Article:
Disclosure: I received a copy of this book free of charge for review purposes only. Receipt of a book does not guarantee a review or endorsement.
Hadiz Tambuwal is one of the few remaining scientists at a Lagos research centre funded by billionaires who thought they could save the world. She is stubbornly continuing her work when she accidentally discovers inter-dimensional travel. Has it come too late for her Earth to be saved?
Meanwhile, in another Lagos not too dissimilar to Hadiz’s, Nkanika is a poor man trying to scrape a living by whatever means he can. He sells his body, works in a scrapheap and crosses paths with those who think nothing of exploiting those who society forgets. A chance encounter will change his life forever.
Those worlds are as yet untouched by the Pandominion, a multi-universe alliance of those with stepping technology. In one of these worlds, a young rabbit called Topaz Tourmaline FiveHills is just happy she has a friend. All three will play their part in the birth of our narrator.
Nobody had ever attempted before to perform surgery on entire universes. For such a task, you need a knife of immense, all but incalculable size. Me. I am that knife.
There was a lot I liked about Infinity Gate, its exploration of the multiverse shows us how evolution may have changed course. We see worlds with sentient slime, those lacking a dominant intelligent species, others where instead of apes, rabbits or cats took the lead in the evolutionary intelligence race. And of course, there’s artificial intelligence and what it means to be a self.
The brass and the Omnipresent Council both were scared shitless that the Pandemonium’s AIs, if they were ever exposed to Ansurrection space, might catch autonomy like a disease.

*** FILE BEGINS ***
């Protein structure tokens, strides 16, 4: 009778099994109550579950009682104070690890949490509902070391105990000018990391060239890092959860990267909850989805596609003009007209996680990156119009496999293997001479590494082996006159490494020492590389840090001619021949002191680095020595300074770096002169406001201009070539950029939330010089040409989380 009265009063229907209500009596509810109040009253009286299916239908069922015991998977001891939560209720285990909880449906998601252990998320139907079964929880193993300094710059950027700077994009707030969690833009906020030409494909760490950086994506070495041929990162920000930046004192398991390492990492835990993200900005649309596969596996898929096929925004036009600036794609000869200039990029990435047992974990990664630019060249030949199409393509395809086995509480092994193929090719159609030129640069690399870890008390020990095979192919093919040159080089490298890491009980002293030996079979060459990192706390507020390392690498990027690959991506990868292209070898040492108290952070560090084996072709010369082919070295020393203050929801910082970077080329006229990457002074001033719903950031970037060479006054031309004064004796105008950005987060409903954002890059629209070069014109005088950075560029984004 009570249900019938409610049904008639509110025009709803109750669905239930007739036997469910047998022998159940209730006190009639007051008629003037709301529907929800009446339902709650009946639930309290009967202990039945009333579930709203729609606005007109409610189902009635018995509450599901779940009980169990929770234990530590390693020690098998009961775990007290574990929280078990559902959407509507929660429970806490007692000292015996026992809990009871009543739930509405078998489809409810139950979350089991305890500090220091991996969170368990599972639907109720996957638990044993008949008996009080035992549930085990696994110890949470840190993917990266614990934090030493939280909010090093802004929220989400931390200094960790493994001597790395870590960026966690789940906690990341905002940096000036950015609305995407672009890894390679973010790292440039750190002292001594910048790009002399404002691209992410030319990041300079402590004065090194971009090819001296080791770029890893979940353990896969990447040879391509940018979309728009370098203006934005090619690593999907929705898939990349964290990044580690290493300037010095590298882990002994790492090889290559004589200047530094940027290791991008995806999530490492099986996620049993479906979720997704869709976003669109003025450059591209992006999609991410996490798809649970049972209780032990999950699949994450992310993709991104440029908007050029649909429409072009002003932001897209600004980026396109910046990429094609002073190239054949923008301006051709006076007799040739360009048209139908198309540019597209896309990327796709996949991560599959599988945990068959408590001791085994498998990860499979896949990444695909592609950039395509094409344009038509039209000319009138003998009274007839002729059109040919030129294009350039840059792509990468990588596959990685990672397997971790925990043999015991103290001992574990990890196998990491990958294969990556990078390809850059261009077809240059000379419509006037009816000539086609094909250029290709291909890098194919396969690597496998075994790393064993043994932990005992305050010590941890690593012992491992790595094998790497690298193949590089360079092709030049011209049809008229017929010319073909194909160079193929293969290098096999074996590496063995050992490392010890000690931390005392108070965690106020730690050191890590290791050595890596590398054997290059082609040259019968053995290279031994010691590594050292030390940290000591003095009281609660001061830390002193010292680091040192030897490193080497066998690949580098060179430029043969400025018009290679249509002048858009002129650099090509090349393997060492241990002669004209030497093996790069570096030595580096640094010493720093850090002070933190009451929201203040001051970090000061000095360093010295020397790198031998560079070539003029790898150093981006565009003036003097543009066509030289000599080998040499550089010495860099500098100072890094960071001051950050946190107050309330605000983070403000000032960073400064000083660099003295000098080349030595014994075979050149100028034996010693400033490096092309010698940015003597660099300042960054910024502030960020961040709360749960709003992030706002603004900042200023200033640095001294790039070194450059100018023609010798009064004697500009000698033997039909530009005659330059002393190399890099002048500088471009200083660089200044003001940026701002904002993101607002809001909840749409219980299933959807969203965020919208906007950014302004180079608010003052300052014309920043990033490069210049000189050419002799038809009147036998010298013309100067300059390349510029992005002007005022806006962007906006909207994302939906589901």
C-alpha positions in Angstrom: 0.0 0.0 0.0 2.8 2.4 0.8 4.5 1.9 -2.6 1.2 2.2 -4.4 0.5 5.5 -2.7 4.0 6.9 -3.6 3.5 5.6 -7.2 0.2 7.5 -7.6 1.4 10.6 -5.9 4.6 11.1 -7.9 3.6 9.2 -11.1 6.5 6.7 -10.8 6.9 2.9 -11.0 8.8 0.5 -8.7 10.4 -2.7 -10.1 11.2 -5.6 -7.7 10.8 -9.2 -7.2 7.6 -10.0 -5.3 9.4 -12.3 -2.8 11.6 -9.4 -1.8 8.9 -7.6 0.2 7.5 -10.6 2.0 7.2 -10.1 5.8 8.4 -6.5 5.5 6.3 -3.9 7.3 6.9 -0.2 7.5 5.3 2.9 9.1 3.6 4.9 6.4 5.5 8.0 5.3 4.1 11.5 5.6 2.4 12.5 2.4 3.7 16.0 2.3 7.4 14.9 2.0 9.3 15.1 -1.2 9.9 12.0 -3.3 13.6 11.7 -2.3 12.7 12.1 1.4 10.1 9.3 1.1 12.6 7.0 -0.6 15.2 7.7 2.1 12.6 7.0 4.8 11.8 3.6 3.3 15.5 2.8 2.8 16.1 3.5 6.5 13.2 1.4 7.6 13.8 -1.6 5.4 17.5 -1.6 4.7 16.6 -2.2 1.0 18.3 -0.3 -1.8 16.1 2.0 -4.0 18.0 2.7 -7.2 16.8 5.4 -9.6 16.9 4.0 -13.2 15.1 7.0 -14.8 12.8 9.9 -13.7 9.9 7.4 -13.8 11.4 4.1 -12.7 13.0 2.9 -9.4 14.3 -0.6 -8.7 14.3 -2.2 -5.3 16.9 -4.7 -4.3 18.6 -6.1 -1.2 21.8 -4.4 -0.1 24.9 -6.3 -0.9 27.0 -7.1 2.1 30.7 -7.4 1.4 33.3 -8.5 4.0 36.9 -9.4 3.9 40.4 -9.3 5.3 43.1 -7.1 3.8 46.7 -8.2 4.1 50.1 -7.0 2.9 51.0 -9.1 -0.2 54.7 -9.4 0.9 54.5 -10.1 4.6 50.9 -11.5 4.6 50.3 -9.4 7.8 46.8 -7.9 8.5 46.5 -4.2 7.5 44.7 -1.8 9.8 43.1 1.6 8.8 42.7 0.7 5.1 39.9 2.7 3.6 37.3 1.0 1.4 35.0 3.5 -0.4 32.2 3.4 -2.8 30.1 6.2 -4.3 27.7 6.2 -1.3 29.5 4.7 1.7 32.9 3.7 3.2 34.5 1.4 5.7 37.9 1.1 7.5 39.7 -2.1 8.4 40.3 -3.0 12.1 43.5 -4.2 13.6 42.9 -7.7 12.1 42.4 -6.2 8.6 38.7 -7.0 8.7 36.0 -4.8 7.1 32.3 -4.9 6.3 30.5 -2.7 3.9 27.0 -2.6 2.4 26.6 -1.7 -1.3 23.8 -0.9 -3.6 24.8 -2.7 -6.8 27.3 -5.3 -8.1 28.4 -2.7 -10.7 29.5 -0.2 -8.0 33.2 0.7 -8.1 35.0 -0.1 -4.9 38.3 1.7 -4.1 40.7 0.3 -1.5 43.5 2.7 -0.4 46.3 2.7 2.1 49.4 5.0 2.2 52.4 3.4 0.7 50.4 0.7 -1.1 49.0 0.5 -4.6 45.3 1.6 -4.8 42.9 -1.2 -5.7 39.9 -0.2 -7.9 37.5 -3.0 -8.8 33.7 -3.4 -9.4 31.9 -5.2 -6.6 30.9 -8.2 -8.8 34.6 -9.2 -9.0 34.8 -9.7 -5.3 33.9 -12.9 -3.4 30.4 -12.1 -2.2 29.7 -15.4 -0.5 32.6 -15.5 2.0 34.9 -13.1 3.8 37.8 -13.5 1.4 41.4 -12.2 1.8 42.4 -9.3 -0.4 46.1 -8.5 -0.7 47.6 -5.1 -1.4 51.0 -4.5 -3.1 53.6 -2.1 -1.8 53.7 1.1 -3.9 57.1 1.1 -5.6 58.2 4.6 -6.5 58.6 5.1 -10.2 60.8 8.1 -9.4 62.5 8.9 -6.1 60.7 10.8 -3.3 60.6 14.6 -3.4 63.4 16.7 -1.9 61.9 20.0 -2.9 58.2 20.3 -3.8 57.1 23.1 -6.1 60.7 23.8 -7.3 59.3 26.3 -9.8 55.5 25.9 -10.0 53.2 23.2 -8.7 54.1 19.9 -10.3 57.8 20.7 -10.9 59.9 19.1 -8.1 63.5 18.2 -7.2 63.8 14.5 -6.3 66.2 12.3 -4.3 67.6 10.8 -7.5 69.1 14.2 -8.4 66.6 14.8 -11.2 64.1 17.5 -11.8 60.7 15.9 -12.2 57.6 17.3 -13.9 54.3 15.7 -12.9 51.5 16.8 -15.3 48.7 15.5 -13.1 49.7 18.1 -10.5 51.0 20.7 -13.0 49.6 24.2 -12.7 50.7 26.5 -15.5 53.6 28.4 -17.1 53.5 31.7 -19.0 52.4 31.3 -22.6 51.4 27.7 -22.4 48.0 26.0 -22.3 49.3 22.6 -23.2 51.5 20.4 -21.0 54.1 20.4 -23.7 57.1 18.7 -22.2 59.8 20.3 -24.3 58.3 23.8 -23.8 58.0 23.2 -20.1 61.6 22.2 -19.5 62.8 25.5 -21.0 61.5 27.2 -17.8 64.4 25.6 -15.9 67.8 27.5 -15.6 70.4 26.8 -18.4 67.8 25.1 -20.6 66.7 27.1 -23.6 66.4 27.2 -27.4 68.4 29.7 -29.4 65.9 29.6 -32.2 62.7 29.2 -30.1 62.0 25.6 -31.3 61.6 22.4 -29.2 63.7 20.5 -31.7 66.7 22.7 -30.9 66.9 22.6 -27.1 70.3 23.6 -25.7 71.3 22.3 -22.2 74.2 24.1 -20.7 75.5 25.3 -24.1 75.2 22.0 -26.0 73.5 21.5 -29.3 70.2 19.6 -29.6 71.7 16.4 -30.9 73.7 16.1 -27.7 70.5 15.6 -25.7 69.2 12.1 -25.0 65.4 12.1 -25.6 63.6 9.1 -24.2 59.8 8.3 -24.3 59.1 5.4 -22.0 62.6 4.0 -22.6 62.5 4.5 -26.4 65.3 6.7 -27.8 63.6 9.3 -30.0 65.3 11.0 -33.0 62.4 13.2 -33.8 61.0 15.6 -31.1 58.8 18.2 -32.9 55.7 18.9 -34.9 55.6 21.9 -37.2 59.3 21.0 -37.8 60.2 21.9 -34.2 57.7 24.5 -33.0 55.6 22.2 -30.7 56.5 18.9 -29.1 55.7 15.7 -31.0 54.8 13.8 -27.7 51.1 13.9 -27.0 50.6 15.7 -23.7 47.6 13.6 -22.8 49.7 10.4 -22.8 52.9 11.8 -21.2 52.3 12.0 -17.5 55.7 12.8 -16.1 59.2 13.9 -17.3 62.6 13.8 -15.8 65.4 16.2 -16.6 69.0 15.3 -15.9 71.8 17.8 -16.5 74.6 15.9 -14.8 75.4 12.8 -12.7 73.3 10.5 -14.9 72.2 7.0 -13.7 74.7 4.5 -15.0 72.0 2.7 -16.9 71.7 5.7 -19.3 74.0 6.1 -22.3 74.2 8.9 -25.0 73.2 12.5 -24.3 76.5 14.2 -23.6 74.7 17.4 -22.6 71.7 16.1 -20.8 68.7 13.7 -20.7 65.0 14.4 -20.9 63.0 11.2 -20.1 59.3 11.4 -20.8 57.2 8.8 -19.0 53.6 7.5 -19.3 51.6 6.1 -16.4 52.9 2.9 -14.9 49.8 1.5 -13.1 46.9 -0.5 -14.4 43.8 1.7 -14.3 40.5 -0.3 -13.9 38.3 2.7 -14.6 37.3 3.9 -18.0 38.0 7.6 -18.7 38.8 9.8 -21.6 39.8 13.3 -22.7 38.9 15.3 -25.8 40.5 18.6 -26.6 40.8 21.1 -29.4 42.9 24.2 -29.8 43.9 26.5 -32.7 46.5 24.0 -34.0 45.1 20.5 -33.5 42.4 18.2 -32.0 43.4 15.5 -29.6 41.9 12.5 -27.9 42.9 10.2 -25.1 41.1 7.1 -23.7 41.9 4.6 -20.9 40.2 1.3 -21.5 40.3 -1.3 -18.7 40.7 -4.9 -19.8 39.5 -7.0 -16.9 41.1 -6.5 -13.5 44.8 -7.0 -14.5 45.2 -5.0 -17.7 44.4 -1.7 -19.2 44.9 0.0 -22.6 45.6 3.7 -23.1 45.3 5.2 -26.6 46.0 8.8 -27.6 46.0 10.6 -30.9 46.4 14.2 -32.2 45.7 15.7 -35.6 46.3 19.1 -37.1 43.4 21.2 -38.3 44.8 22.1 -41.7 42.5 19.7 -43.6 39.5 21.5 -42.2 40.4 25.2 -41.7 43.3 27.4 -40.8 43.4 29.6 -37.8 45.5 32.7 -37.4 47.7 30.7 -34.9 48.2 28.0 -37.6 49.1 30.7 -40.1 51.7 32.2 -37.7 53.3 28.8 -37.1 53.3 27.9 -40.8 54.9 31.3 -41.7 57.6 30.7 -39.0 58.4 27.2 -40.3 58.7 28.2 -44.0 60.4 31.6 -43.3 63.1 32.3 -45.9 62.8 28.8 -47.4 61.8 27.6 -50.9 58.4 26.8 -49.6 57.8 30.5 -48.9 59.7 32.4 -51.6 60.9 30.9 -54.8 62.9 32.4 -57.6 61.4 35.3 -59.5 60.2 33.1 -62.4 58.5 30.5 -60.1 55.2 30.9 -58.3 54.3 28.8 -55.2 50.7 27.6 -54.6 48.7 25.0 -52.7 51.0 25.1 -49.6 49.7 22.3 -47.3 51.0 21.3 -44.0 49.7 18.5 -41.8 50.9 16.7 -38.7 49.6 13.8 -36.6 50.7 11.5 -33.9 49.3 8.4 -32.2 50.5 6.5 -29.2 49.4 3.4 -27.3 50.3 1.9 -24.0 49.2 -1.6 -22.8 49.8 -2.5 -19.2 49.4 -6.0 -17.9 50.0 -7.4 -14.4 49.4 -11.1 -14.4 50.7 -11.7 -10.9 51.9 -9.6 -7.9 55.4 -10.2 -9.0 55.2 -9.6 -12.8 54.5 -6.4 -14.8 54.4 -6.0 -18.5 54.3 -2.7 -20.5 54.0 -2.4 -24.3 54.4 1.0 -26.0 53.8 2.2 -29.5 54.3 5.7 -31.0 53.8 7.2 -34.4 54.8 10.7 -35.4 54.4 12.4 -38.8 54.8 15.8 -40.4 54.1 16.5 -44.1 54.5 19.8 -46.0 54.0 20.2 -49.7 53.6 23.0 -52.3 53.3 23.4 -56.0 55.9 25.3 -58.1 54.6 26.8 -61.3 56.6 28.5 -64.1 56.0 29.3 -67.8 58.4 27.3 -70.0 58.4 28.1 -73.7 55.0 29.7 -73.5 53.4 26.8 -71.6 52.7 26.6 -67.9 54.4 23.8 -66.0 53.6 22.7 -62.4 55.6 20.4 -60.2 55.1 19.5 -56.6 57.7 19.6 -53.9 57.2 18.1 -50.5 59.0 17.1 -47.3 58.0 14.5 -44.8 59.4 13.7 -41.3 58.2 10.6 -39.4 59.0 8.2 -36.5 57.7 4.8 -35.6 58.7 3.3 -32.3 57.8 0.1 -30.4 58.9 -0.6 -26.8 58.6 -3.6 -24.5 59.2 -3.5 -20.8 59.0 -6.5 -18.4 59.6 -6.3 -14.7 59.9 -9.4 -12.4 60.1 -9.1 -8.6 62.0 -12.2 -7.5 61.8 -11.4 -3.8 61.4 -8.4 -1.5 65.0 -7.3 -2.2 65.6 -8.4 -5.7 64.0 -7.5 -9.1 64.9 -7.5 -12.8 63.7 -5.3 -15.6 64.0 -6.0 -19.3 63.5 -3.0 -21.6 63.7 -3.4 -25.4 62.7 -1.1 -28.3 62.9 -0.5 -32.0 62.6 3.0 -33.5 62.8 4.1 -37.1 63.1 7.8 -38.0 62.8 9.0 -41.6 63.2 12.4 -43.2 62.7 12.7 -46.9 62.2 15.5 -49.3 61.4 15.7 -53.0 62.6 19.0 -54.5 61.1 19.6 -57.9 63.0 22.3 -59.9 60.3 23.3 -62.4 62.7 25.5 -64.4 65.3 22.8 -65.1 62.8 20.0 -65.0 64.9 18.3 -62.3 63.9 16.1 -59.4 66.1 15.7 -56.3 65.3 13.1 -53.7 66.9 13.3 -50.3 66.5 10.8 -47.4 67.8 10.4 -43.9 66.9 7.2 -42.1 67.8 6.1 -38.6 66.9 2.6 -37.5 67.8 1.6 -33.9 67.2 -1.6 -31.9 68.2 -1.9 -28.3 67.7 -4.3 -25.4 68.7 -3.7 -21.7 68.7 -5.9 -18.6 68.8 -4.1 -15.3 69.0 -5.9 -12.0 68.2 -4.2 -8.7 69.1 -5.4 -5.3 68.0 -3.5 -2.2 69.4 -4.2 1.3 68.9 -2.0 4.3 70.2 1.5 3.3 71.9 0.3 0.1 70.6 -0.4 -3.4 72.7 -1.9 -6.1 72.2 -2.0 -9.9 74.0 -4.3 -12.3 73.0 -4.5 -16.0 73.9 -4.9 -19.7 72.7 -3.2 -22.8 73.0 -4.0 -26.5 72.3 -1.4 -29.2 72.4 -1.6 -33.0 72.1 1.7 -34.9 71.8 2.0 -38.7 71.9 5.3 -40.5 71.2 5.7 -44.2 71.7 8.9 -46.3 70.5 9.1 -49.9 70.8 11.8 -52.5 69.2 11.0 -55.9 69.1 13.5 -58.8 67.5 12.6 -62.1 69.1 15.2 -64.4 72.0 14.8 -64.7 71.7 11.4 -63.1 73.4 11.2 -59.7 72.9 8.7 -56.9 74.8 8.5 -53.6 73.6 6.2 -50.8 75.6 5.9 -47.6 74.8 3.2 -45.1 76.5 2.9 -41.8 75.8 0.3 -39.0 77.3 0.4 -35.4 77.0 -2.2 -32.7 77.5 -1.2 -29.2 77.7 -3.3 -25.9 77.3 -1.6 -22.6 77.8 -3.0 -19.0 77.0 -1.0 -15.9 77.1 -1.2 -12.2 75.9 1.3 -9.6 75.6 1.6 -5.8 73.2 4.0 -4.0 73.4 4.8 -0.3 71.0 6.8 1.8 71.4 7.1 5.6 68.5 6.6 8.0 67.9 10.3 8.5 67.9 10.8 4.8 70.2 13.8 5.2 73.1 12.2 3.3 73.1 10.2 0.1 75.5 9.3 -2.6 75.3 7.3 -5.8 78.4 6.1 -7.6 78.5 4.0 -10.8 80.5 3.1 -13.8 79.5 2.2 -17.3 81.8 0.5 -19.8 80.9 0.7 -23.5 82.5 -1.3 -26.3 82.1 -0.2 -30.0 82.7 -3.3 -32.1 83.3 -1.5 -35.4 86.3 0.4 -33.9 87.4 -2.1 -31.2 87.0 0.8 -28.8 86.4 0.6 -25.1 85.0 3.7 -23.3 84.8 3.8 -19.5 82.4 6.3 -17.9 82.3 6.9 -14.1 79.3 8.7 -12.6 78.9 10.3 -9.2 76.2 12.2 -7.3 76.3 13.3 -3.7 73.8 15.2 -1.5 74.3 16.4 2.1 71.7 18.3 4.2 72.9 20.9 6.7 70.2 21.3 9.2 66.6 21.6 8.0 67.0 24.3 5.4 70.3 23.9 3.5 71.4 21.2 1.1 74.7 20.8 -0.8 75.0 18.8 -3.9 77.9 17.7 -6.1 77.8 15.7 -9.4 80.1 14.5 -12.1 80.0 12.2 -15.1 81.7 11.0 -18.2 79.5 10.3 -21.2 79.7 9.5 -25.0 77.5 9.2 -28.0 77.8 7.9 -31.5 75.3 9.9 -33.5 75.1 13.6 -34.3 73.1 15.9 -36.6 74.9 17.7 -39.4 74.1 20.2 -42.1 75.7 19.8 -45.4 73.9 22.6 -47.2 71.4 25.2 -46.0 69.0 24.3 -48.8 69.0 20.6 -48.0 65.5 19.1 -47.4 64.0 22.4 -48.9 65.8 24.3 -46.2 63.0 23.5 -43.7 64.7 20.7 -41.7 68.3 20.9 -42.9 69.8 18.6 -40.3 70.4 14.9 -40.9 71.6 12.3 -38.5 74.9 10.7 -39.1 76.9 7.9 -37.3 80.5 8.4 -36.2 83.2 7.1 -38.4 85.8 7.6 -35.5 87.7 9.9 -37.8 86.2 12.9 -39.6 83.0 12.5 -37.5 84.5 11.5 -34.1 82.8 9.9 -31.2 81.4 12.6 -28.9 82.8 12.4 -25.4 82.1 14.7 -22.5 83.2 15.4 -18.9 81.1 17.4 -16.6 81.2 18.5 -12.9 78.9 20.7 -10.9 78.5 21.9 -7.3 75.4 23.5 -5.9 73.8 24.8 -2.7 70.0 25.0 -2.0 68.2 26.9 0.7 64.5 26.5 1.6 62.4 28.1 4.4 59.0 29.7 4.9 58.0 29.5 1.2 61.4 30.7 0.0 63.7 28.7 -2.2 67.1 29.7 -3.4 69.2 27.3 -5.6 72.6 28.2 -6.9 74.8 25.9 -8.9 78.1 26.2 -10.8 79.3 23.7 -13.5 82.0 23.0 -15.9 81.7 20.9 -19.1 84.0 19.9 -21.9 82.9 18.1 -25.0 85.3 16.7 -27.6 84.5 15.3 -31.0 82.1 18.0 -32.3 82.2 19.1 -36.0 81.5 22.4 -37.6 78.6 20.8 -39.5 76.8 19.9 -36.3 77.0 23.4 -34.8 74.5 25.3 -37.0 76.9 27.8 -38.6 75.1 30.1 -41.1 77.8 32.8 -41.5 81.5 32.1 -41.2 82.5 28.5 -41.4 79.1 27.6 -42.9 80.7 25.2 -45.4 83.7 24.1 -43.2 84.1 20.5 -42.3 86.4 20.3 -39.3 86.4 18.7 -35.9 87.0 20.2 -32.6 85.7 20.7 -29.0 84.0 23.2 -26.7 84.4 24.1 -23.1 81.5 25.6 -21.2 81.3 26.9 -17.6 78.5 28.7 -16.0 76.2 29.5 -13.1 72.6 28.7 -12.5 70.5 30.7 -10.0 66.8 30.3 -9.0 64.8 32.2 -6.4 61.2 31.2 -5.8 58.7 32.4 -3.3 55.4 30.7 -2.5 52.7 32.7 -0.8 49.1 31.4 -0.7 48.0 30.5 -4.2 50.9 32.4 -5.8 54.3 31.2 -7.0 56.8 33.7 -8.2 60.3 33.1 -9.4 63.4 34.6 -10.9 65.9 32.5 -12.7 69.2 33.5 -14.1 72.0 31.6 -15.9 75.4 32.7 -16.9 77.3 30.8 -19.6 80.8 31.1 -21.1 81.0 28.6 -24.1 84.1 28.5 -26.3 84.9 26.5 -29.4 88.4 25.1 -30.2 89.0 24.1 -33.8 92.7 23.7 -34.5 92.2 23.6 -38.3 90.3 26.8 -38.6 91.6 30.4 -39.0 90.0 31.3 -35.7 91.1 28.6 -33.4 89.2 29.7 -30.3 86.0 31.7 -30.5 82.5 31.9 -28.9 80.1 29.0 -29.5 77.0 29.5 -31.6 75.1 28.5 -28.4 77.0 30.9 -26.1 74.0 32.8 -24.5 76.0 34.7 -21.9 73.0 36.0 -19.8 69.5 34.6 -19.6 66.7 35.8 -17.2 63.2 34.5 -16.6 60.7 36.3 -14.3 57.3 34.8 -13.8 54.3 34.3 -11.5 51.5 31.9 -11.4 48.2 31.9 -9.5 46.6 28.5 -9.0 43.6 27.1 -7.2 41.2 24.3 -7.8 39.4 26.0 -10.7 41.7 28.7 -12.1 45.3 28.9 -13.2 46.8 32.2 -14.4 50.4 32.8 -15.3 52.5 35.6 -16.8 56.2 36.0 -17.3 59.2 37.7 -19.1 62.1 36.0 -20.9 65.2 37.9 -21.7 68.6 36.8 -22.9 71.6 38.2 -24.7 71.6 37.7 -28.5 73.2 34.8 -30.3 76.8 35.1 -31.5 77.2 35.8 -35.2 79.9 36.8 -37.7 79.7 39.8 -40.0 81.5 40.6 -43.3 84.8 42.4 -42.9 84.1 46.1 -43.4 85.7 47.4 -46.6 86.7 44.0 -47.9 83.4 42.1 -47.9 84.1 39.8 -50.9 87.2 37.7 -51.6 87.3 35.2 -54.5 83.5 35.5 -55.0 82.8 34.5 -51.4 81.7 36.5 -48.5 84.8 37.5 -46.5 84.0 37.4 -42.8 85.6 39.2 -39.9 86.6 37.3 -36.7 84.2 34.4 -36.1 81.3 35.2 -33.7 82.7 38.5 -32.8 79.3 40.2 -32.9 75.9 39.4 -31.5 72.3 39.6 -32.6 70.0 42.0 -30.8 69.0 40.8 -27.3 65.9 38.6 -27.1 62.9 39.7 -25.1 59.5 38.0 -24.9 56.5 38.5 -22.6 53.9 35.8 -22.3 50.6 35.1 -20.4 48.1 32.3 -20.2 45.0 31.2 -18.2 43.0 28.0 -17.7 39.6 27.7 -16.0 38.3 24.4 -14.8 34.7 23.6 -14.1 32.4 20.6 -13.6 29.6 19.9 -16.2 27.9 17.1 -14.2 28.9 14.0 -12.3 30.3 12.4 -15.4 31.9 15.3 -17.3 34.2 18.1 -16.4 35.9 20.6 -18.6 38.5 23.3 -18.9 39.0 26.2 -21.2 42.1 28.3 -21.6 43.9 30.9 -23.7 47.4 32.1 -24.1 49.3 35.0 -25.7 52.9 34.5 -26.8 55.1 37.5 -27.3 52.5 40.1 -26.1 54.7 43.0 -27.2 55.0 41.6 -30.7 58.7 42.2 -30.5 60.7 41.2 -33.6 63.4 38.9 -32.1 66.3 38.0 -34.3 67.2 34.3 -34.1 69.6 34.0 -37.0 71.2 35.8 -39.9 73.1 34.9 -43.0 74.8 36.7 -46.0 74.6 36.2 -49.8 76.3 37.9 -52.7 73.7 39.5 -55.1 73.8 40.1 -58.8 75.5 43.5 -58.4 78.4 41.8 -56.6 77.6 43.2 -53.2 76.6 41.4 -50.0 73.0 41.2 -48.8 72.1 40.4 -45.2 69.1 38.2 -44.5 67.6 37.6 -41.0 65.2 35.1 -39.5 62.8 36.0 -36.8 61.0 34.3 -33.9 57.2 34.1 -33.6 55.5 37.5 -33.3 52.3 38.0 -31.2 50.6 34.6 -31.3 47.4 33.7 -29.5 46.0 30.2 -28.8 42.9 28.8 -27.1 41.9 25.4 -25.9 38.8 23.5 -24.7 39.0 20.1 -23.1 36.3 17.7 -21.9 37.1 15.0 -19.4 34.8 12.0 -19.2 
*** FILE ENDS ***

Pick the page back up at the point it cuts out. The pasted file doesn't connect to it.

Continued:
Again and again, across differing realities, a large population emerges in the location of our Lagos, and that is where most of the story is set. In these various forms of the Nigerian city, by whichever name it lands on. This made much more sense that a Eurocentric population dominating each time, considering humans started out in Africa. It makes sense that sometimes the dominant species wouldn’t move northwards. Not that this means that the other multiverses are free from slavery.
The AI in Hadiz’s reality is much closer to what we have in our timeline. Hadiz does not consider it anything more than a computer program, one she is not keen to use. As the story unfolds, we see how AI differs across the multiverses and ultimately see a backlash against it, with misunderstandings fuelling anger and animosity.
We also see how discovering multiverse travel changes the paths of the other universes when they are not reliant on a single Earth. The climate collapse seen at the start of the story was driven by over-exploitation of resources, and the humans remaining trapped in the only place they know. But what if we had access to infinite Earths?
Poverty, it turned out, was a side effect of scarcity, and there really couldn’t be a scarcity of anything within the Pandominion.
There is a fair chunk of the story that I would describe as military sci-fi which is not my most favourite thing in the world to read. It didn’t go as far as glamorising warfare, with the terrible waste of life highlighted, but it still had the concept of super soldiers brainwashed into following orders without question, and that’s just not something I care to read about. I enjoyed the sections from Hadiz and Topaz, a lot more than Essien’s.
They looked at something radically different from themselves and saw it as something less.
I suppose it’s a sad fact that wherever there is intelligent life, conflict will arise.
Infinity Gate is published by Orbit and is out now in hardback, ebook and audiobook editions. Thanks go to the publisher for providing a copy for review.
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